“Race is such a huge topic in America especially, and voicing your opinions, especially at that point, is very important. All these kids in this frat, they go to the football games. The majority of the football players are African-American. These are the same people you’re cheering for. As a player, how can students who watch you play and cheer for you not know they have those feelings? It’s crazy to think about.”
Ole Miss coach Hugh Freeze
“When those issues occur we have to let them know again that there are people that behave poorly, that make bad choices, that are going to be on the wrong side of arguments at every university in America. And it’s wrong, in my opinion, those things at every university, but you’re not escaping this world. “We’re not going to stick our head in the sand and not battle against it and not be on the right side of things. We’ll continue to do that, but it won’t go away.”
Florida defensive end Jonathan Bullard
“Like Striker said, everybody loves you on game day. Everybody loves you after you win. … But behind closed doors, who are you, what are you?”
Notre Dame linebacker James Onwualu “You’re stereotyped as a football player because you’re black. … That’s where the racism on this campus shows up. I’m a finance major, so when we’re put in groups and we have to put all these financial models together, I’m not necessarily the first one to be looked at. I’m not someone people will walk up to and say, ‘Hey, do you want to be in our group?’ I always end up in the athletes’ group. I use it somewhat as motivation. It’s like, ‘You don’t want me in the group?’ I’ll do better on the project.”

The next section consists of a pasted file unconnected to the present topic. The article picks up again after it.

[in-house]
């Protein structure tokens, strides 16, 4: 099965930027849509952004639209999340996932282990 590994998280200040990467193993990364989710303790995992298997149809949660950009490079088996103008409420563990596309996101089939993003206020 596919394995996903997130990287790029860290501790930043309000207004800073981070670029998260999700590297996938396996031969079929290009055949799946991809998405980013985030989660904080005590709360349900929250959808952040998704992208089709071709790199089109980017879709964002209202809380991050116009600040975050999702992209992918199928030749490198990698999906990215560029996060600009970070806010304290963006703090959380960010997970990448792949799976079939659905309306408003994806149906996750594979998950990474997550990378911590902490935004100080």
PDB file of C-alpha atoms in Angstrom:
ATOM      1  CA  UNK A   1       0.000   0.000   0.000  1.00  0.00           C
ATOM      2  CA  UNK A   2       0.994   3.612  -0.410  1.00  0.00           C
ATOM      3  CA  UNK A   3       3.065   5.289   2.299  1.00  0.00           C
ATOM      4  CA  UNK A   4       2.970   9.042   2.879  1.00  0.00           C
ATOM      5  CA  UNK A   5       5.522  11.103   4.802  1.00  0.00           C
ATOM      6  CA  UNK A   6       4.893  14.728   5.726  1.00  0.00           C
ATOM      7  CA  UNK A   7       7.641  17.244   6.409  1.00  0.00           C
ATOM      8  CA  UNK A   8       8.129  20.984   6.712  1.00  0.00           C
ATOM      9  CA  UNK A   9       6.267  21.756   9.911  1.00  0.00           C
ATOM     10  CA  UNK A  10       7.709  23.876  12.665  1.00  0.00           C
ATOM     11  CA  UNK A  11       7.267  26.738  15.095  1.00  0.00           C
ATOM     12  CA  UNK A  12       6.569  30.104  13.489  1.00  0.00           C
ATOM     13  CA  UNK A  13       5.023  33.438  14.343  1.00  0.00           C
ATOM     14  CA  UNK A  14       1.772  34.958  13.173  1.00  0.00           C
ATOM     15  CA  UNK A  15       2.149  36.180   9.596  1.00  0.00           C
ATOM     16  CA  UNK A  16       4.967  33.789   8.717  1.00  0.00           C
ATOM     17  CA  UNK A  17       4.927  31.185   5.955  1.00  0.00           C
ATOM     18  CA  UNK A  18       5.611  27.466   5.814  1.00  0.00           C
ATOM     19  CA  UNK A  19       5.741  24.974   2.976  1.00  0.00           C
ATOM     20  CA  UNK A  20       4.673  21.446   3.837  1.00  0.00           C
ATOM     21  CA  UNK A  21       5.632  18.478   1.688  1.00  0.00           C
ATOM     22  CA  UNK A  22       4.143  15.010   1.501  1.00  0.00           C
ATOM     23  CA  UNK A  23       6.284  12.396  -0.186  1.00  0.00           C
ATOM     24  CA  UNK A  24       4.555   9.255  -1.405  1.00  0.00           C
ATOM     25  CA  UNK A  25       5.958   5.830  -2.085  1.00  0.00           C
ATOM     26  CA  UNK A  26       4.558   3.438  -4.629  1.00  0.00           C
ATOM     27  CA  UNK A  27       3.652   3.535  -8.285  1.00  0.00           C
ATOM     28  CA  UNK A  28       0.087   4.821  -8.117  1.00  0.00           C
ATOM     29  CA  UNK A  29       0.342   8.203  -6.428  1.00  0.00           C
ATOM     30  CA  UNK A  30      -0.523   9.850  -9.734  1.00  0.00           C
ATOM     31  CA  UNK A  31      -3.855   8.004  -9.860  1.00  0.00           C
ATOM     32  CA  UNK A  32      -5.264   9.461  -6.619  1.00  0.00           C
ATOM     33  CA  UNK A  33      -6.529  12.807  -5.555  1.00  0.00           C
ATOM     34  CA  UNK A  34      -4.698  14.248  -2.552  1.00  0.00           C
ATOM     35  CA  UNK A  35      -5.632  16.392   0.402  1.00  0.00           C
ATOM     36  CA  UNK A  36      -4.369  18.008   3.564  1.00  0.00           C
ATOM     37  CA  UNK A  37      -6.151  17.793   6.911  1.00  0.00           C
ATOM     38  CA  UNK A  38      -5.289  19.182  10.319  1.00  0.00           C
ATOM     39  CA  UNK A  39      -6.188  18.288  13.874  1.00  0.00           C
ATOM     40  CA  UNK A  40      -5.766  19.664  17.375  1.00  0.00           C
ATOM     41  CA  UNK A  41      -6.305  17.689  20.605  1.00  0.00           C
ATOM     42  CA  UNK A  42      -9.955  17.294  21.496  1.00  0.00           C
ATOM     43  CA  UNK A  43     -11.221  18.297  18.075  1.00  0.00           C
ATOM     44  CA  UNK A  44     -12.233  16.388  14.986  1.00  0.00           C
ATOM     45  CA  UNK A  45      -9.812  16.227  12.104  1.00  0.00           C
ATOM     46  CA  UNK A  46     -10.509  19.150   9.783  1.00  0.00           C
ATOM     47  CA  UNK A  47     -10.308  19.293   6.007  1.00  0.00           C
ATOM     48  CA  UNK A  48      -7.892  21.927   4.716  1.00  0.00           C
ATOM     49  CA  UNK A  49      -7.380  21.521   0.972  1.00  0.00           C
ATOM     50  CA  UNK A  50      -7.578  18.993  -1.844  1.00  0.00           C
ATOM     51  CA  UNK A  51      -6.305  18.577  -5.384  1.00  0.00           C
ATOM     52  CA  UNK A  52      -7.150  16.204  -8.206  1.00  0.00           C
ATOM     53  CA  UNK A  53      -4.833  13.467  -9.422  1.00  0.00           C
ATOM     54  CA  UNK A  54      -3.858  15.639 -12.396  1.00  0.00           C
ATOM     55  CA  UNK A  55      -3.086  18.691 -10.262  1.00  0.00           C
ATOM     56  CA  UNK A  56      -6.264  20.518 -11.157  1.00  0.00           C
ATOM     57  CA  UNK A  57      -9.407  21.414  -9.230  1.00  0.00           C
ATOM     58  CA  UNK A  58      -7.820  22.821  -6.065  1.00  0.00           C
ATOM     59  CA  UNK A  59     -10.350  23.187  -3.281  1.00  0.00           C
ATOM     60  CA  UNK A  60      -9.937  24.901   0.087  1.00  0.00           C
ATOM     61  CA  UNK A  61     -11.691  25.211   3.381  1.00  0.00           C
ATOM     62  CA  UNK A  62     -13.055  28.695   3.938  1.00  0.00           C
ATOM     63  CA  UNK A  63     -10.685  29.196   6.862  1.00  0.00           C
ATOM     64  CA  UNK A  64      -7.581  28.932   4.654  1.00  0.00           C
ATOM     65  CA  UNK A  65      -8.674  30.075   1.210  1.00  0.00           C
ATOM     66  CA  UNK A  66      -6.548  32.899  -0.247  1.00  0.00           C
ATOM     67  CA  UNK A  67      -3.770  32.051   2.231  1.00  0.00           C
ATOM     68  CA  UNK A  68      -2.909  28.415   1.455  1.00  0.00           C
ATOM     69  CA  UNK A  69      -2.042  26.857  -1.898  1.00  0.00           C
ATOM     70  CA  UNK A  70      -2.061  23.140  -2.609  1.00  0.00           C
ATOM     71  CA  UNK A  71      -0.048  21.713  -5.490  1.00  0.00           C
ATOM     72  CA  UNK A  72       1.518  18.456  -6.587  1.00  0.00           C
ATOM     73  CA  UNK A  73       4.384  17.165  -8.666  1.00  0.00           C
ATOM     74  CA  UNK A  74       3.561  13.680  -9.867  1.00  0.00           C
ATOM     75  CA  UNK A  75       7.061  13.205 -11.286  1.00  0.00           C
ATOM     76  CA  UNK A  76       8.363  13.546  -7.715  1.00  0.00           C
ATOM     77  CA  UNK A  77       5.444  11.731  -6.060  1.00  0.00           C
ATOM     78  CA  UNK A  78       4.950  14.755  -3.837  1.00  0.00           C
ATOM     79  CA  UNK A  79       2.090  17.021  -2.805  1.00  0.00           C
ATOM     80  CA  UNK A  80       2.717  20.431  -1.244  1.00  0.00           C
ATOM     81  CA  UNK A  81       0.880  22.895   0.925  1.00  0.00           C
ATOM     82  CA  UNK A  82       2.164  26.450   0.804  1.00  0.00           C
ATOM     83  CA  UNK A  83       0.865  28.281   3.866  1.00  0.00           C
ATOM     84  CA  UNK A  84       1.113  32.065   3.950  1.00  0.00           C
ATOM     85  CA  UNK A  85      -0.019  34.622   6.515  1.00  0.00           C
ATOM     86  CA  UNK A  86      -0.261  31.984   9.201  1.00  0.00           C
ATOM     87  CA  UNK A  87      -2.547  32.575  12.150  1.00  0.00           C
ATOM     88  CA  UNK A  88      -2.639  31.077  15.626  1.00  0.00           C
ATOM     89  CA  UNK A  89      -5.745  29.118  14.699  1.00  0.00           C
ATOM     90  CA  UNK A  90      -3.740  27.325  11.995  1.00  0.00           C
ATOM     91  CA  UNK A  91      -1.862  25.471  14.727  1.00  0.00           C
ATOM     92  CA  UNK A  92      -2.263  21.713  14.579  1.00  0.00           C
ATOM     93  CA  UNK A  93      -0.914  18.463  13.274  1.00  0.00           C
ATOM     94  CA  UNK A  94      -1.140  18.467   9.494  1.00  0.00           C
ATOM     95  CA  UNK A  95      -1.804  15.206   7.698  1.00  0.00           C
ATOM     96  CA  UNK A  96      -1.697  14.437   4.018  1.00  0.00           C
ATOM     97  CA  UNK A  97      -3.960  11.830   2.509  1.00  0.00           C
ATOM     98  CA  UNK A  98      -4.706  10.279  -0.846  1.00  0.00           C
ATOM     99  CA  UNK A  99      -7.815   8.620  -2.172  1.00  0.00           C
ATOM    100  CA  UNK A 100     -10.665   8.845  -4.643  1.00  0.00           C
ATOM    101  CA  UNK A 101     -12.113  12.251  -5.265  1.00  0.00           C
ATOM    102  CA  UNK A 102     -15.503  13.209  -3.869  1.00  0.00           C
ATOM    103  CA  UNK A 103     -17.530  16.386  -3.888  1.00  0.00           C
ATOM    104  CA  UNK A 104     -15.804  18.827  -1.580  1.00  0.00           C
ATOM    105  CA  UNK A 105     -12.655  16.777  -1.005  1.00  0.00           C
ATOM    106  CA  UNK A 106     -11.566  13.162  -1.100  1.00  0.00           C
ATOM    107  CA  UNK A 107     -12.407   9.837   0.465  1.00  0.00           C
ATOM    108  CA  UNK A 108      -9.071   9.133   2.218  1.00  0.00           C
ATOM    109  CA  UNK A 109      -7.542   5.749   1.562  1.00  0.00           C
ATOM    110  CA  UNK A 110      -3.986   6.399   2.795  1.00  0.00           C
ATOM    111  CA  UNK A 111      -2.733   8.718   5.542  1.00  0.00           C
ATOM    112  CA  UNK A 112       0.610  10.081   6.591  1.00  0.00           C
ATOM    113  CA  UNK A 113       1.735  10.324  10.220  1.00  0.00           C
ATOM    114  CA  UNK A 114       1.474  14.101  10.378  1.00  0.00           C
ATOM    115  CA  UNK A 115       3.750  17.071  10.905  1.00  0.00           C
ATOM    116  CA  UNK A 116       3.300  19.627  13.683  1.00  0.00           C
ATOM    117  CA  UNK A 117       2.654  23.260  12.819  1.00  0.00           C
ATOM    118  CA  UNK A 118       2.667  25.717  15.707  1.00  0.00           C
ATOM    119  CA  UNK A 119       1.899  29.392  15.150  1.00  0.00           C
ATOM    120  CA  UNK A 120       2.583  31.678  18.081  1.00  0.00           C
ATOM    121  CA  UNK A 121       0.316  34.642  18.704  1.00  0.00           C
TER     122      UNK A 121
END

Wisconsin running back Corey Clement
“When I go out with my football guys and we all walk in at the same time, everybody knows you play a sport and they automatically think, ‘football.’ You’re big, you’re black and you’re athletic, so it’s either football or basketball on this campus. The way they would talk to us, it’s kind of indirect. ‘Oh, was that scooter given to you?’ If you go out to a bar, ‘Is that drink paid for you? I didn’t see you pay for that, so you must have the good life.’ If they understood the way we carry ourselves the way we do, it’s because we work for it.”